Countryside residents are being urged to make their voices heard in the National Crime Poll – the largest ever survey into crime and anti-social behaviour in rural areas.
The survey has been launched in England, Wales and Northern Ireland to find out how the police can better serve rural communities.
The fear of crime can be as detrimental to people’s wellbeing as crimes themselves, so we are keen to find out more through this survey.Julia Mulligan
It has been launched by the National Rural Crime Network (NRCN) and supported by the RSN which provides it’s Secretariat.
The NRCN is calling for people who work or live in rural areas to come forward and give their views on policing in their community, the impact crime and anti-social behaviour has on them and their neighbours and to ultimately help shape the future of crime prevention and rural policing.
Anyone living or working in rural areas is being encouraged to take part in the survey to help build a picture of what is a widespread but often misunderstood issue.
You don’t need to have been a victim of crime to have a view on how the police work. You may be concerned about police visibility or response, see incidents that go unreported, or you may have a local officer who is engaged and proactive.
Against a backdrop of policing budget reductions and a growing focus on higher crime areas, the new survey will assess how crime and ASB, as well as the threat of potential crime, affects individuals, both financially and emotionally.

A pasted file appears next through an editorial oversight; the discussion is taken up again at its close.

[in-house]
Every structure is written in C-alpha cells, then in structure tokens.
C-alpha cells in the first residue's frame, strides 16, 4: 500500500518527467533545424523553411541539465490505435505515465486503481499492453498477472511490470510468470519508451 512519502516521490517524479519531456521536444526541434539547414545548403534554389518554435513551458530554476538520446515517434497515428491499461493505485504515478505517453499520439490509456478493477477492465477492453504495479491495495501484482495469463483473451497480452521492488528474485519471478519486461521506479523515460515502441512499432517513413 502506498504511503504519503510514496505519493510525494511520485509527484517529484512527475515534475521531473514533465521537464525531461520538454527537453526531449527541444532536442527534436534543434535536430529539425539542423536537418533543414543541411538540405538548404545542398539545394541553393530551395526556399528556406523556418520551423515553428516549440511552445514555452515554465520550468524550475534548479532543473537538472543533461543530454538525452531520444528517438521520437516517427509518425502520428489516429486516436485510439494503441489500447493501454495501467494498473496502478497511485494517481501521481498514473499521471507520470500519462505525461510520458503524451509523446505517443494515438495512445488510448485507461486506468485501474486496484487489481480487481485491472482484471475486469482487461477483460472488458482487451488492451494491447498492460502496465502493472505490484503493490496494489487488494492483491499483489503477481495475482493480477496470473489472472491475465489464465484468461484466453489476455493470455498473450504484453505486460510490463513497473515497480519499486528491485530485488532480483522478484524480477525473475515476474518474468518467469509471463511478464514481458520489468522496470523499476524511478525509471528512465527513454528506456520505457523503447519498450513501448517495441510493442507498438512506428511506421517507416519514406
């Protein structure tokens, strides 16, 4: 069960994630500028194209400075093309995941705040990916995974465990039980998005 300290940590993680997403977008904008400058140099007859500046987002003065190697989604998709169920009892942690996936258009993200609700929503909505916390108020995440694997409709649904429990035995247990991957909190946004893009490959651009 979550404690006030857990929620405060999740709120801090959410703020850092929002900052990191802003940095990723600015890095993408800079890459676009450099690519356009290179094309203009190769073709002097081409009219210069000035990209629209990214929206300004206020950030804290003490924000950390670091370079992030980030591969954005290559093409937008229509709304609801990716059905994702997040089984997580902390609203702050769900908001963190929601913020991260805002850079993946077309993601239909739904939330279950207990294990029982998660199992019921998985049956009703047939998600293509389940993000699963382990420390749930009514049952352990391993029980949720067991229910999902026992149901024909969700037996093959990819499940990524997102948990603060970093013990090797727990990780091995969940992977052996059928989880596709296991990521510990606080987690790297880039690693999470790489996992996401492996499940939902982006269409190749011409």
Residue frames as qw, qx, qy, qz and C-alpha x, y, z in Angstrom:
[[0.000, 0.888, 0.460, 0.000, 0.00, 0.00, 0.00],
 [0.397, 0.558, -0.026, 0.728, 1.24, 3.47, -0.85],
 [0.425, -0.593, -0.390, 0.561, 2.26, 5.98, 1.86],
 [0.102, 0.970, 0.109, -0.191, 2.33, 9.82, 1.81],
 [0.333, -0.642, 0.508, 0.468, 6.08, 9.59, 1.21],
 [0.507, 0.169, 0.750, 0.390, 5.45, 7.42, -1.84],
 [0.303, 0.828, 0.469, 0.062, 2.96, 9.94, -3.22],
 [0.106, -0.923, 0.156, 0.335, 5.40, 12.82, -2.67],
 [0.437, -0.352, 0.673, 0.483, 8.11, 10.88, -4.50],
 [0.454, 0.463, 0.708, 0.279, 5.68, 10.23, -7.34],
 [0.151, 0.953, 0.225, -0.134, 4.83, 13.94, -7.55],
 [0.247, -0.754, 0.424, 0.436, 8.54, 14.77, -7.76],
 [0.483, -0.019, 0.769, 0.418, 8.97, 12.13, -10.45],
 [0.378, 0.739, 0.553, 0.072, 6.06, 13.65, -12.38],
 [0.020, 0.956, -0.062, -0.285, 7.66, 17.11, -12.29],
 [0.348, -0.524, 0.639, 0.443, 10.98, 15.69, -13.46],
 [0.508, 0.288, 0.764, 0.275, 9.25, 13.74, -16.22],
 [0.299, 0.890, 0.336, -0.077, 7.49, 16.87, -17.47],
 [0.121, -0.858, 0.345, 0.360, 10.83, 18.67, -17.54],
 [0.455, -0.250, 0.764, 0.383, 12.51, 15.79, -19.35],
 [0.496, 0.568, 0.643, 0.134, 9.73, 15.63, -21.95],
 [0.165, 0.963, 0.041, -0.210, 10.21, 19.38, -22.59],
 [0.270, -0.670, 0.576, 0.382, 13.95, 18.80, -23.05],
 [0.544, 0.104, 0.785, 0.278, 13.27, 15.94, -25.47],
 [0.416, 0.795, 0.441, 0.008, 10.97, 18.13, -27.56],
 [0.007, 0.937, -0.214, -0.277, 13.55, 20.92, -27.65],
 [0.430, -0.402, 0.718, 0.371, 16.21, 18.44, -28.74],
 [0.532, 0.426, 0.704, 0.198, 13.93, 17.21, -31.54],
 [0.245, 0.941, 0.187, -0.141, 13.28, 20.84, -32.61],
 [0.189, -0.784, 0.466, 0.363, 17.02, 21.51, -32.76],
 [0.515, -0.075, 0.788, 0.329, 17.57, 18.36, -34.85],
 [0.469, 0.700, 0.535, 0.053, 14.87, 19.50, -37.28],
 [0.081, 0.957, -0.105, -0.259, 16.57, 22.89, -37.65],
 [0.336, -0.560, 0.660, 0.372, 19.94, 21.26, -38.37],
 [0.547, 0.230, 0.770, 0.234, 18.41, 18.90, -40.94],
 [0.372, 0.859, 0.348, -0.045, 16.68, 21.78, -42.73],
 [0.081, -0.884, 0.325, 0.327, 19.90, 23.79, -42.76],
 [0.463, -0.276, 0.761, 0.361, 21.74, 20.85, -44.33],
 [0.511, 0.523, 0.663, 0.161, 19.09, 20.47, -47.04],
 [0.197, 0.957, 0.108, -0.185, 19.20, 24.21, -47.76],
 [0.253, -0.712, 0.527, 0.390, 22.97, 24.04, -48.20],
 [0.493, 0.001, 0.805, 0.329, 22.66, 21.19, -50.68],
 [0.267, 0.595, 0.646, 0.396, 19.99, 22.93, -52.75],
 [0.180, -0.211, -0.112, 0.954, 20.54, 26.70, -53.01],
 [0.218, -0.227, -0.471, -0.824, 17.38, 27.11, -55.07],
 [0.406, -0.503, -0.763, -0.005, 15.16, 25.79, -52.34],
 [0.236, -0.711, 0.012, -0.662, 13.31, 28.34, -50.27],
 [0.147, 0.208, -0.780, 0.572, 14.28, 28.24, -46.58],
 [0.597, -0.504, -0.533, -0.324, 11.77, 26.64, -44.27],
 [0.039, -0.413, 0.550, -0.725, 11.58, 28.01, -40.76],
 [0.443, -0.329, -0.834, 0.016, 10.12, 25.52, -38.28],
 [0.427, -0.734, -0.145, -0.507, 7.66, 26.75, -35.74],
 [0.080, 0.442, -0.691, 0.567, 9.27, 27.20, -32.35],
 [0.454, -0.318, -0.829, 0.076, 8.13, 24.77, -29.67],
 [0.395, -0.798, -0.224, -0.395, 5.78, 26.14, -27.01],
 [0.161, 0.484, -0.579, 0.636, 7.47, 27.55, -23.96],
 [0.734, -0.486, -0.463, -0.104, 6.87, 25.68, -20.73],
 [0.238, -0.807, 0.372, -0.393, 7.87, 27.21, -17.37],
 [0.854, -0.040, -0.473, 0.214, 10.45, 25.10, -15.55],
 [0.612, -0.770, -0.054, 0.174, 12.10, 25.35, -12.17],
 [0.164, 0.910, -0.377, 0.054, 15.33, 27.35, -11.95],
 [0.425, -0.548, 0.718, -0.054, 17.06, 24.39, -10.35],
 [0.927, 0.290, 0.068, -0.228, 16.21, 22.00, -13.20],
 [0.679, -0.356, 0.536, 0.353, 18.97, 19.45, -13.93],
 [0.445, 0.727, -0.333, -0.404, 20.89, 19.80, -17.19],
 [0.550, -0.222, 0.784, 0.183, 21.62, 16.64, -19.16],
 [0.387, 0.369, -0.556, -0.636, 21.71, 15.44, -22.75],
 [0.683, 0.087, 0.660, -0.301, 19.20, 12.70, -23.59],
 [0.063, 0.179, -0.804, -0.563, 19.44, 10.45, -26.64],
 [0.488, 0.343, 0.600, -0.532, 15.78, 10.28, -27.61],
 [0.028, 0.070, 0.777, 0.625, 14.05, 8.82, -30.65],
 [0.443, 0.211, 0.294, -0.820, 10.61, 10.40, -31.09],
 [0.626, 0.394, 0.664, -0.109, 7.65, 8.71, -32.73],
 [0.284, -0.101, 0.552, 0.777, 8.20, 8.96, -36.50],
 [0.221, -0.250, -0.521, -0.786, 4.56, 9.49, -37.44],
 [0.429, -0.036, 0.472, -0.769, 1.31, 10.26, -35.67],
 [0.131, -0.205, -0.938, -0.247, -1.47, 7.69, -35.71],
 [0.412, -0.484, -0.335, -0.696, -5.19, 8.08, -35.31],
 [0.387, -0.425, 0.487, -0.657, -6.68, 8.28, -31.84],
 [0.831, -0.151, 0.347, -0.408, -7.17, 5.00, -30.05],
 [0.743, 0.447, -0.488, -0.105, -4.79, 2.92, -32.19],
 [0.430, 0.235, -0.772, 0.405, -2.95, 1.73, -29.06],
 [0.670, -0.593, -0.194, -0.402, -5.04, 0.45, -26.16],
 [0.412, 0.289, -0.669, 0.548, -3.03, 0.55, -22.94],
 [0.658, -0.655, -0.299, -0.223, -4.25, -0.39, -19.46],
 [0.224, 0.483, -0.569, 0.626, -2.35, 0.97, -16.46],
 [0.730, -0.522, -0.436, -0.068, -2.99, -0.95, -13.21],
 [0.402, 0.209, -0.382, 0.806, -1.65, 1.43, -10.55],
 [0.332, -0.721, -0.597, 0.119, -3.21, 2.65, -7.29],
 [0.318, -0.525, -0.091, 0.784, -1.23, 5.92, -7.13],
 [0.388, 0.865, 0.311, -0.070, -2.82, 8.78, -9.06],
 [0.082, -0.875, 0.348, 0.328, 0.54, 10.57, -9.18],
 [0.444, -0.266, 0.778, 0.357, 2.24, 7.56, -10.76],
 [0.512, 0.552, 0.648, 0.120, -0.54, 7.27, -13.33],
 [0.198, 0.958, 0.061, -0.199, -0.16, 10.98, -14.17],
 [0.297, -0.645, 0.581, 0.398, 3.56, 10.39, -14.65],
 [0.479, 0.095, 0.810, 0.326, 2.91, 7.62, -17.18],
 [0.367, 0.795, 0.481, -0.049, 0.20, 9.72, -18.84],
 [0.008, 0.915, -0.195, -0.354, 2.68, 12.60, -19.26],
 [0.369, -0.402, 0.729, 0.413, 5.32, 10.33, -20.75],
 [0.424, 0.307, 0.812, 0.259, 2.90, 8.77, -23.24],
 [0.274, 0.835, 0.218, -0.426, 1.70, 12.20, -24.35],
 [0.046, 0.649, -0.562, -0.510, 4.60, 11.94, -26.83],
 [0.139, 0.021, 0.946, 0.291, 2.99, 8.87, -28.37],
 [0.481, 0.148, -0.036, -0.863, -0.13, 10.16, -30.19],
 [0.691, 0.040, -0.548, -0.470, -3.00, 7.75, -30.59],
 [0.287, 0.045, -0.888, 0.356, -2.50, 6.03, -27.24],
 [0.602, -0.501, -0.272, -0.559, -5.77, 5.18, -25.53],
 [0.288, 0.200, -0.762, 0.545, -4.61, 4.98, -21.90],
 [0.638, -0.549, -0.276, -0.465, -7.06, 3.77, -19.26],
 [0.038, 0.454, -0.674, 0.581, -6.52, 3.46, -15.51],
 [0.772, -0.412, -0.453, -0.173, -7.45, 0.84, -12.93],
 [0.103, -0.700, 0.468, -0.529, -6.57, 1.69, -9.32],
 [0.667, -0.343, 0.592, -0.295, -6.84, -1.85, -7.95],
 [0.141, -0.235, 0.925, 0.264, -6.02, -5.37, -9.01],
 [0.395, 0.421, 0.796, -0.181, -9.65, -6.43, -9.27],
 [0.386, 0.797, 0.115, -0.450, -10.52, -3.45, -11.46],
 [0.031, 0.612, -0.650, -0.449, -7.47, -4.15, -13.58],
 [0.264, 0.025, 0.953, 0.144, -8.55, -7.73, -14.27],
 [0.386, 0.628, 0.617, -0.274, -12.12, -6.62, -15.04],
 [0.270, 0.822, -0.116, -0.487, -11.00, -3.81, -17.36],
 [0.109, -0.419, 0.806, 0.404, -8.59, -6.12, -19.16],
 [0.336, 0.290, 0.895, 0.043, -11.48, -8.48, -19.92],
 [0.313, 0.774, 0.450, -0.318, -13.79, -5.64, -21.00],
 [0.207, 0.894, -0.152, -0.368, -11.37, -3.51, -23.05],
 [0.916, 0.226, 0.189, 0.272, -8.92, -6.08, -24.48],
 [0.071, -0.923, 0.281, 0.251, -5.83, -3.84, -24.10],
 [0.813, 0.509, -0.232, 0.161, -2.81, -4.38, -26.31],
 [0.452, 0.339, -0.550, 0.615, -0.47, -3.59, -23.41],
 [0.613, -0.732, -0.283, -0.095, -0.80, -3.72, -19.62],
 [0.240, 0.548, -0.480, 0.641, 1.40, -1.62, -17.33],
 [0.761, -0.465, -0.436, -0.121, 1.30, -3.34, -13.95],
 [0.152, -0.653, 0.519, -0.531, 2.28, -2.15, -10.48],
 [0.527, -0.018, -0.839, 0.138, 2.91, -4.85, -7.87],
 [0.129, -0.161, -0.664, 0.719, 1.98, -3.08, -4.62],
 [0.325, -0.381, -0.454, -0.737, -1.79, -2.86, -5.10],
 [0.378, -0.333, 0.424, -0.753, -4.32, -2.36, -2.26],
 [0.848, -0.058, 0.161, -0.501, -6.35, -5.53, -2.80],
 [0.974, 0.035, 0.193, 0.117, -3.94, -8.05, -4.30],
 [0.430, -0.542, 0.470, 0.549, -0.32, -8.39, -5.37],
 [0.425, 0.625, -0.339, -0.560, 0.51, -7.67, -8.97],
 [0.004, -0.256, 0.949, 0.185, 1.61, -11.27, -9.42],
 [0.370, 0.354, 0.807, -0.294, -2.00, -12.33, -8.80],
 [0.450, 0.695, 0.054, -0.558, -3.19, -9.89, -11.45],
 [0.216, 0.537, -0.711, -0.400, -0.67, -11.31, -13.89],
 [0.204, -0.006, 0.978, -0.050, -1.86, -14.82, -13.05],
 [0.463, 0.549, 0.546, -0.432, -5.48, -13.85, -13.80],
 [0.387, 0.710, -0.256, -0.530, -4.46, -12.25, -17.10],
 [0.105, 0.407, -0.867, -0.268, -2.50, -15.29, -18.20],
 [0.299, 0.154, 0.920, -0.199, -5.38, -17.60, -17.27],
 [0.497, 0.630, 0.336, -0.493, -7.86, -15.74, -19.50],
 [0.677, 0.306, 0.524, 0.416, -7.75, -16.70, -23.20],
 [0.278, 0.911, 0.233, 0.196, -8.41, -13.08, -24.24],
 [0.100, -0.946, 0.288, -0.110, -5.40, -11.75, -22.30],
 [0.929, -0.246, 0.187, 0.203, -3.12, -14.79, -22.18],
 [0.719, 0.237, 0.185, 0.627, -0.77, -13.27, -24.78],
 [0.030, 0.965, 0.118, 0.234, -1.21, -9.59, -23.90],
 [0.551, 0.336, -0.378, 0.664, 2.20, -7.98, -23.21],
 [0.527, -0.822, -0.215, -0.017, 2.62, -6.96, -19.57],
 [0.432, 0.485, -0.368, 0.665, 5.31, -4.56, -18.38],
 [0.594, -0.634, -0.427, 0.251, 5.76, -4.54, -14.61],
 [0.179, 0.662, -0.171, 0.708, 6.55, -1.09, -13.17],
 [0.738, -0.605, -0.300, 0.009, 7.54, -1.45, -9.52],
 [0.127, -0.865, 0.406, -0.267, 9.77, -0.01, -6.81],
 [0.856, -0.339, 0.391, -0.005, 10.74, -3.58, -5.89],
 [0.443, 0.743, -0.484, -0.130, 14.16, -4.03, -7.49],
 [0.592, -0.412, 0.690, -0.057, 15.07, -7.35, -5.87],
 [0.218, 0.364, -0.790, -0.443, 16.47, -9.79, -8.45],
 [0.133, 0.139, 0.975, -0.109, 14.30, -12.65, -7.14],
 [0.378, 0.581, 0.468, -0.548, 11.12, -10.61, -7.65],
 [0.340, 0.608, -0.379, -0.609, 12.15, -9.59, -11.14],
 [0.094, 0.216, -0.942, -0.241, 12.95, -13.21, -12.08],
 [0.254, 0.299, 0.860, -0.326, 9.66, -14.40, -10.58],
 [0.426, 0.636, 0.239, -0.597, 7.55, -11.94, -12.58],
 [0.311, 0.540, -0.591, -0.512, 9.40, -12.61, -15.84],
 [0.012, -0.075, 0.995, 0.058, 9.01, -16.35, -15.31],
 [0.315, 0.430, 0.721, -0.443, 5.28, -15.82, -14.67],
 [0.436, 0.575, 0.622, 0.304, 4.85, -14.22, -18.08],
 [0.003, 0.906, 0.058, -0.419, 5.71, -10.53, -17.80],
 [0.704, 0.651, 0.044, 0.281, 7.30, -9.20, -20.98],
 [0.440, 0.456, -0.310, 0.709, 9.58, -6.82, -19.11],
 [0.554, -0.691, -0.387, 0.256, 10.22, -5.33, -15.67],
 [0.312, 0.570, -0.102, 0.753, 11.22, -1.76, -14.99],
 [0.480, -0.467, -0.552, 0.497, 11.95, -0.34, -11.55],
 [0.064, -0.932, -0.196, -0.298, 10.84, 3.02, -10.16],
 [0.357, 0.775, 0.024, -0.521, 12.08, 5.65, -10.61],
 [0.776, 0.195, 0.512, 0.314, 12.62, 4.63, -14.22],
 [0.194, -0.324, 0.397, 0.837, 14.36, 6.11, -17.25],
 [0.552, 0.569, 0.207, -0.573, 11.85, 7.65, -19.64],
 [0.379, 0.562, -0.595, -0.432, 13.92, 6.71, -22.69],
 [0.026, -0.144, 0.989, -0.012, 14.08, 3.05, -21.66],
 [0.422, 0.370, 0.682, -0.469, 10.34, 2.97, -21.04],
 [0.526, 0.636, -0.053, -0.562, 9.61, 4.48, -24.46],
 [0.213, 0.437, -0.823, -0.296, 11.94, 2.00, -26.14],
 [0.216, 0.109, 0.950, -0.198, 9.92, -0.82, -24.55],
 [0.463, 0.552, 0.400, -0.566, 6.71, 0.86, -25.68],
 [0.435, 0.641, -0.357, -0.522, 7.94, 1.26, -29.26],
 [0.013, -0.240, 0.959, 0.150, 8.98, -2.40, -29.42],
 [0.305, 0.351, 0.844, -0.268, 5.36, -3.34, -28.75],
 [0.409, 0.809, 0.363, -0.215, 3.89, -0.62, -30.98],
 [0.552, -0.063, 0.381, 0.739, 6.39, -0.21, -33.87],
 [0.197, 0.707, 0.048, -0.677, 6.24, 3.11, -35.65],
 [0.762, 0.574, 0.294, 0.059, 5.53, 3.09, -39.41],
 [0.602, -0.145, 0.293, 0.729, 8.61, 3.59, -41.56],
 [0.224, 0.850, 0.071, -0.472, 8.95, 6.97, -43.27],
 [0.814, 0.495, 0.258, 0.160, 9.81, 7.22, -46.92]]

It will also shed light on the human implications of crime and the fear of crime seeking to explore the impact not just on individual victims, but also communities as a whole.
Any crime that happens in an urban area can, and does, happen in rural areas too.
How policing is delivered affects everyone living and working there.
Traditional farm-related incidents such as fuel theft and sheep rustling make up just one part of the problem; the NRCN needs to understand all the other issues that affect people in our remoter areas, as well as in market towns, villages and the countryside more generally.
Chair of the NRCN, Julia Mulligan, said, “The full scale of crime in rural areas has never before been assessed.
“Whilst official figures show rural crime, like crime in general, is decreasing, we are concerned about the wider implications on people and communities.
“The fear of crime can be as detrimental to people’s wellbeing as crimes themselves, so we are keen to find out more through this survey.
“Our aim is to build a clear picture of the issue to shape future delivery of services locally and nationally.
“By completing the survey, people can really have their say on how crime affects them and what they expect from local police and their partners involved in community safety.”
•The survey will be open until June 24 and can be found at www.nationalrural crimenetwork.net.
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